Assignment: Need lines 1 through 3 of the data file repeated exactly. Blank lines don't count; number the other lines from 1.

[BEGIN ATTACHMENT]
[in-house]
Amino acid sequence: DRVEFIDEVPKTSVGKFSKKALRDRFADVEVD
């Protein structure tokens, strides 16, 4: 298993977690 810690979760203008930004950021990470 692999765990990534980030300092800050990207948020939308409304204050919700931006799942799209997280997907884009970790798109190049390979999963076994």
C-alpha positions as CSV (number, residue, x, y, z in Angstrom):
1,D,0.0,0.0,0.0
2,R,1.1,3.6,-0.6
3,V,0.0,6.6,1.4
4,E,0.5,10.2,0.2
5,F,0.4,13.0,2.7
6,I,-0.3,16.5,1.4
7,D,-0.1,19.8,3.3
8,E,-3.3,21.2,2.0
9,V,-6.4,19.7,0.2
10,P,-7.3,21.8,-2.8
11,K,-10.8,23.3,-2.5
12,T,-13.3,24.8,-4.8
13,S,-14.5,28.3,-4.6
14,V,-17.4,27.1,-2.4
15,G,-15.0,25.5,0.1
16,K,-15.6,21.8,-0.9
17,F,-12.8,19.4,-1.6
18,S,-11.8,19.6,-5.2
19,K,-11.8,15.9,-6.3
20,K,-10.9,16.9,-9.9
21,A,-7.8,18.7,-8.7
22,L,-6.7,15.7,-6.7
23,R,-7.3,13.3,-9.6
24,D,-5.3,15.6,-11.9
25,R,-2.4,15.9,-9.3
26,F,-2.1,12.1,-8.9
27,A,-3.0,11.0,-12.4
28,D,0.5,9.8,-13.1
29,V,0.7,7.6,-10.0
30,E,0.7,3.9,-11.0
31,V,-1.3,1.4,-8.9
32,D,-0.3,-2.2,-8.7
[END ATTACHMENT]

[in-house]
Amino acid sequence: DRVEFIDEVPKTSVGKFSKKALRDRFADVEVD
């Protein structure tokens, strides 16, 4: 298993977690 810690979760203008930004950021990470 692999765990990534980030300092800050990207948020939308409304204050919700931006799942799209997280997907884009970790798109190049390979999963076994």